incorporated into national law by Articles 72 and 82 of the Constitution (which include all rights inherent to the human personality and derived from the republican form of government); in addition, the access law itself contains principles of maximum transparency, freedom, right to an effective remedy, among others. Although it may not be the best method for implementation, the decree through which the API Decree came into force represented a step forward toward the systematization of these principles. Meanwhile, Chapter II contains the following principles: freedom of information, transparency, maximum publicity, divisibility, absence of ritualism, nondiscrimination, opportunity, responsibility, and gratuity (arts. 4 to 12). Furthermore, in Article 24 the decree regulated the so-called “proof of harm” as a requirement for the denial of information on the grounds of the exceptions mentioned in the law. The administrative procedure is regulated by Articles 13-18 of Law No. 18,381. The application may be filed by “any natural or legal person” (Article 13). The broad definition, without discriminating by nationality or characteristics of the applicant, meets international standards. Main features of the law on access to public information:

 

The request for access to information can be exercised without the need to “justify the reasons for requesting the information” (Art. 3 and 13 of Law No. 13.381). Application, transaction and access are free. The interested party will be responsible for covering its reproduction, but will only pay the cost of the medium in which the information is delivered, without any additional fees (art. 17). The definition includes an express prohibition against imposing any other costs aside from those of the medium on which information is delivered, thus banning the administration from imposing barriers on access and protecting the administration from irrational requests from applicants. The procedure provides for a period of 20 business days for granting or denying access to information, by a reasoned decision; however, it allows for information to be granted upon request. The entity can also request an extension for another 20 days, by providing the reasons for the request in writing. (art. 15) Neither the law nor any decree provides a specific and mandatory counseling mechanism. The entity may deny access to information only by way of a reasoned decision by its superior entity, detailing the legal grounds under which said information is secret or confidential. Once the 20 day period expires, the API Decree includes a groundbreaking provision by which no response by the State is presumed to be a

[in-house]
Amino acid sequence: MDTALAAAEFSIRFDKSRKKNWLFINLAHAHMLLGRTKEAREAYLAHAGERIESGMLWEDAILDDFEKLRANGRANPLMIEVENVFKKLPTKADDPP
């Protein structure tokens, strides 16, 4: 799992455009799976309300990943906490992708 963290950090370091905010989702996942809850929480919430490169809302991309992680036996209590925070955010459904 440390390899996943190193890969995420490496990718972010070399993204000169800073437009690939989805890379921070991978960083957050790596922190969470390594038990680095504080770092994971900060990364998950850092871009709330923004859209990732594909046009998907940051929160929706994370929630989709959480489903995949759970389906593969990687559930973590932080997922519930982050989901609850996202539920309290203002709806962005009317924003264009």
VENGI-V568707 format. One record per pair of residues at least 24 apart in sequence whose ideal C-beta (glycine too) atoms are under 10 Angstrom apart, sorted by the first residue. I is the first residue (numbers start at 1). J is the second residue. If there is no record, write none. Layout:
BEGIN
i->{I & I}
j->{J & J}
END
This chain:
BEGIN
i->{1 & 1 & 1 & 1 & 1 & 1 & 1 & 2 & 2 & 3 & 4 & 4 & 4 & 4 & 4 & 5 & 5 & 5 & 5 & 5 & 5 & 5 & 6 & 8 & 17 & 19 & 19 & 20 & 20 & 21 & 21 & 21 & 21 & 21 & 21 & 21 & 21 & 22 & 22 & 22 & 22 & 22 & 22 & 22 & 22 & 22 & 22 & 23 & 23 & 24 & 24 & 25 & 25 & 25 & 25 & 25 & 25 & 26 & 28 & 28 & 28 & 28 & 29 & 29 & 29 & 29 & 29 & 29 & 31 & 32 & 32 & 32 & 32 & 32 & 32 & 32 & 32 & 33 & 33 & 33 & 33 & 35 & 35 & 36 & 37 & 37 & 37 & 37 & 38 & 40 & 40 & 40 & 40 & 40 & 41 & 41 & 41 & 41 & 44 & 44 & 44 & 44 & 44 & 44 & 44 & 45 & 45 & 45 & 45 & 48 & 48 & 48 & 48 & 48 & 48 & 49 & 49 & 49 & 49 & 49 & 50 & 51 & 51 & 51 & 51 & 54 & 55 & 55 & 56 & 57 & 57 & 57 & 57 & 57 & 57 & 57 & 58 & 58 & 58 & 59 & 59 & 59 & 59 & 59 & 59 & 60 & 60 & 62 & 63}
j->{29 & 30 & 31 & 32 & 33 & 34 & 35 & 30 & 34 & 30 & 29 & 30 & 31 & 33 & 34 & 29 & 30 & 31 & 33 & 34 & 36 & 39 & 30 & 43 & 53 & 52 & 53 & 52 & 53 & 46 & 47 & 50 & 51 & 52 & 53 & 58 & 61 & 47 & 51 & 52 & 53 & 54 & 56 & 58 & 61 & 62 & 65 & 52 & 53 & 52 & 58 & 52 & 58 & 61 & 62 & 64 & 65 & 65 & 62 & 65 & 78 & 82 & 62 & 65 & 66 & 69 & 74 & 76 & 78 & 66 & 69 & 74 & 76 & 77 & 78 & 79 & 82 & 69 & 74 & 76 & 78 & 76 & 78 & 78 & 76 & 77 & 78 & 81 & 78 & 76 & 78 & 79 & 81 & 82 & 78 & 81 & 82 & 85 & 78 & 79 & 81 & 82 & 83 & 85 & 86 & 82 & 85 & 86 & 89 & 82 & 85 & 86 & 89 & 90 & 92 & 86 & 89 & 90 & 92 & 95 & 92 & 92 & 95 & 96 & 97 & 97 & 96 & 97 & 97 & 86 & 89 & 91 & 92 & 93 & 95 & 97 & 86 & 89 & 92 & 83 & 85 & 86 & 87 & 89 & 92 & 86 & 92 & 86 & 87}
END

positive response and, therefore, officials are obliged to grant the information requested. The law does not include an appeals system within the administrative process; instead it provides a specific judicial remedy for access to information that can be directly used upon refusal or failure to provide information, which is described in the next chapter.
 Main shortcomings and advances in access to information over the last

year in Uruguay. Achievements:
­

­

Creation of the “Transparency Award”: This award, established by the Agency for Electronic Government and Information Society (AGESIC) is a contest in which agencies governed under Law No. 18,381 can participate. Its purpose is to foster a culture of transparency and accountability within the Right of Access to Public Information. To achieve this, it aims to identify, recognize and disseminate achievements on a national level among participating institutions in terms of active transparency, passive transparency, information systems, and development of a culture of transparency. API Online Course: The Access to Public Information Unit has developed an online course surrounding Law No. 18,381 on Access to Public Information for government officials. The course is interactive, self-administered and can be taken by government officials or any citizen who wants to know general aspects of the law.

Shortcomings:
­

­